It’s that time of year again. No, not summer (have you looked outside today? Blech), but the annual We Live In A Damned Expensive City survey that makes us all feel like flinging the two pennies we have to rub together out the window of our high-rise shoebox flats. This is otherwise known as the Mercer Human Resource Consulting’s 2007 Cost of Living study.
The bad news is that London has risen from the fifth costliest city to live in to the second, after Moscow. The good news is that the story seems to have been a bit misconstrued by the mainstream media, overlooking the fact that this study was done based on an expatriate’s cost of living, not a native or permanent resident. So when it says that the average rent of a flat in London is £2000 per month, it’s a pretty safe bet to assume that the majority of these are luxury apartments in Mayfair and Kensington (incidentally, the most expensive place to buy in Britain) where corporations house their staff when relocating them from abroad for a London-based job. They’re not exactly going to send a shiny guy named Chad from L.A. or a Saudi sheikh to an ex-council flat above a kebab shop in Hackney, are they?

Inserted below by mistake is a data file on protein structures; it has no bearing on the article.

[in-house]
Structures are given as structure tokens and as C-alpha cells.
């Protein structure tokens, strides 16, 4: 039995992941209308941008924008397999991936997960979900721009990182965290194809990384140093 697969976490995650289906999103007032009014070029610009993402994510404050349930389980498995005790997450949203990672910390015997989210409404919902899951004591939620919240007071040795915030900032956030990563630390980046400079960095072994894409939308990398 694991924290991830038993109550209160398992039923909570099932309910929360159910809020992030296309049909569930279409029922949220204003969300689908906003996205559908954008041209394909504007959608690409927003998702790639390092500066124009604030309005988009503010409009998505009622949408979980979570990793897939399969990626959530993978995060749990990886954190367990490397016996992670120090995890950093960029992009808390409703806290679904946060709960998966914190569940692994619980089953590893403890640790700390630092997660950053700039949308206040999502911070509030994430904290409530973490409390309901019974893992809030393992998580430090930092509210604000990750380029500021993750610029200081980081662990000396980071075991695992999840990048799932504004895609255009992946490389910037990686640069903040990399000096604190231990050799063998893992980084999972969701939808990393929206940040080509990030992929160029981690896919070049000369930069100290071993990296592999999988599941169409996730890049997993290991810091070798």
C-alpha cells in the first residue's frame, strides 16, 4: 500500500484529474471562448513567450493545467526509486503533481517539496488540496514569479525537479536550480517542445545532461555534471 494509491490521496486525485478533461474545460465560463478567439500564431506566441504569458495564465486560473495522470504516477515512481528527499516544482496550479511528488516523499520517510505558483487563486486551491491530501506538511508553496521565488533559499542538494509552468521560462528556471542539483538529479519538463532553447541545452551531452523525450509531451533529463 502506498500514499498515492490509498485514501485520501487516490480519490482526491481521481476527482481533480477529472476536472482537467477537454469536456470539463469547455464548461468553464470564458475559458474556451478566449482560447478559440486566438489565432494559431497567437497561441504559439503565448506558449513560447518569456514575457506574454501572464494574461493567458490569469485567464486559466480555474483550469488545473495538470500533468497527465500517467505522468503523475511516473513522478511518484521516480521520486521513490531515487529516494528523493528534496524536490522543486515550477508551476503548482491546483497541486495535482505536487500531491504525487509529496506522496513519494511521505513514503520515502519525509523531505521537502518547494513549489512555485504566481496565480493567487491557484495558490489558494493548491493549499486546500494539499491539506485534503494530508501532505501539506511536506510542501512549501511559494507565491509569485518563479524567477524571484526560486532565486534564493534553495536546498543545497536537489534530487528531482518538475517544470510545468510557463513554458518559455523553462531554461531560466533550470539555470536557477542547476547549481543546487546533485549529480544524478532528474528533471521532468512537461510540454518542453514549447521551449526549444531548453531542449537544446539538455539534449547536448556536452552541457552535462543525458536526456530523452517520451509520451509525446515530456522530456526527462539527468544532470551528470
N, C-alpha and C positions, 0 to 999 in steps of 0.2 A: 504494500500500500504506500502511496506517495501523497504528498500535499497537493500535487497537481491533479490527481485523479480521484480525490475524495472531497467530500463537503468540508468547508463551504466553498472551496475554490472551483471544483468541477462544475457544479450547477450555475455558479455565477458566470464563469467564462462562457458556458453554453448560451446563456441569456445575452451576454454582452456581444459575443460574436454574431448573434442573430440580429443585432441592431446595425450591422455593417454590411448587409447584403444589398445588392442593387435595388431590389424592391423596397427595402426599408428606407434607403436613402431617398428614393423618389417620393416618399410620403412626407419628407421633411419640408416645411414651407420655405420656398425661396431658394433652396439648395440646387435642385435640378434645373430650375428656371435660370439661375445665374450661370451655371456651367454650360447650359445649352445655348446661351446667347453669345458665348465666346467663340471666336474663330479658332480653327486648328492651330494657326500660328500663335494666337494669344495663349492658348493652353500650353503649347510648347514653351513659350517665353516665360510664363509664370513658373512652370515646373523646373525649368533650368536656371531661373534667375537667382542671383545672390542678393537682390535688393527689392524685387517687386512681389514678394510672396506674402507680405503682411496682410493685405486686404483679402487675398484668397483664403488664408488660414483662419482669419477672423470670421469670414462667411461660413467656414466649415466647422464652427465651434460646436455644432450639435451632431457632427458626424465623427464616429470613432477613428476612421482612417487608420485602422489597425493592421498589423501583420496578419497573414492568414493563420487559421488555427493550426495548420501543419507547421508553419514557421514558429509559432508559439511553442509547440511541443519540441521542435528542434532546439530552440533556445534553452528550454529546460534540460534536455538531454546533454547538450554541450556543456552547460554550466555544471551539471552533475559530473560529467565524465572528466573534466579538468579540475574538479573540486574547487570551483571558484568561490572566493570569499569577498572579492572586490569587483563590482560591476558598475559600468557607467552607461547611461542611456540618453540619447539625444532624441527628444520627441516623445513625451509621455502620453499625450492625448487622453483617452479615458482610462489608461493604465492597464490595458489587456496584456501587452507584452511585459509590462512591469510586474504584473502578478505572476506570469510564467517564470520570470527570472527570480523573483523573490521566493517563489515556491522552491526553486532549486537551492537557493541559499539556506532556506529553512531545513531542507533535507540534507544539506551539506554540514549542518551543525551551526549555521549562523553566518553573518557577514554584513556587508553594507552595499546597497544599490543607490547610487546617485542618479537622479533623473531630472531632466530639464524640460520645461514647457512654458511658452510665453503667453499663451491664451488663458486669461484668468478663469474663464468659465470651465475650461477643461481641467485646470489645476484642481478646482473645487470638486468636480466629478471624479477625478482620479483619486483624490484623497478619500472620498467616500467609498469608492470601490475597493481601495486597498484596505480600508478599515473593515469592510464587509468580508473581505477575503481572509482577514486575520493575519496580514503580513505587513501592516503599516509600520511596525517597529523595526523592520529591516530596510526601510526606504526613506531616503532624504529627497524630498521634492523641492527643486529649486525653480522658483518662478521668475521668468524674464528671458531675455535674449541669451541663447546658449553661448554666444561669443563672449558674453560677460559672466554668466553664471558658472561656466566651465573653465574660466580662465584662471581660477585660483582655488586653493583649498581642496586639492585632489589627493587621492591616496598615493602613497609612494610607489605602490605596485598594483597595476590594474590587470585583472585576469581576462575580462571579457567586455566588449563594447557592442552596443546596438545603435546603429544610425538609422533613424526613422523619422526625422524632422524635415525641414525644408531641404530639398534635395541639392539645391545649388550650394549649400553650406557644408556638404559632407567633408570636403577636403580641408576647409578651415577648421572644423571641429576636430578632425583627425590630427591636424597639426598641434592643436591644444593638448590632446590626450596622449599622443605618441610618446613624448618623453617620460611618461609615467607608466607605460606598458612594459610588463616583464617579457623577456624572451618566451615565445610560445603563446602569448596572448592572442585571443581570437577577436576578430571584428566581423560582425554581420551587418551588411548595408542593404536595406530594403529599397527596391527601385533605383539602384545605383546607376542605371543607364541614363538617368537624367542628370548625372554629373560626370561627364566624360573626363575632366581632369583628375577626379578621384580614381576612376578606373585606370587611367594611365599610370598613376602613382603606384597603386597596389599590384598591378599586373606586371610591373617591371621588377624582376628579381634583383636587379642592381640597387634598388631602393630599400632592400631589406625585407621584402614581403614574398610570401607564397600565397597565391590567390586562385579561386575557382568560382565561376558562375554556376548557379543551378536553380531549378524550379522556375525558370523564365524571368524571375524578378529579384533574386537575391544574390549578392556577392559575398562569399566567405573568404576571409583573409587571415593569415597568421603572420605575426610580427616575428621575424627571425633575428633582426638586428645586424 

More disturbing than the cost of accommodation is the price of travel and food. A burger meal will set you back £3.89, even one served in a dodgy pub that’s undoubtedly been in a freezer for months and topped with cheese produced when Enders was still a quality soap. If you wanted to go for something a little more upscale you could try this £85 sandwich but you’ll need that money to top up your Oyster card for a day’s travel.
Transport costs are, of course, ridiculous, and easily the most expensive in the world at £3 per ticket. The next nearest city in the survey, Copenhagen, comes in at only £1.78 per journey. Not only do they have liberal sex and drug laws and delicious bacon, they can get from A to B and back for the price of a Sunday newspaper. Bastards.
Photo courtesy of atomicity's photostream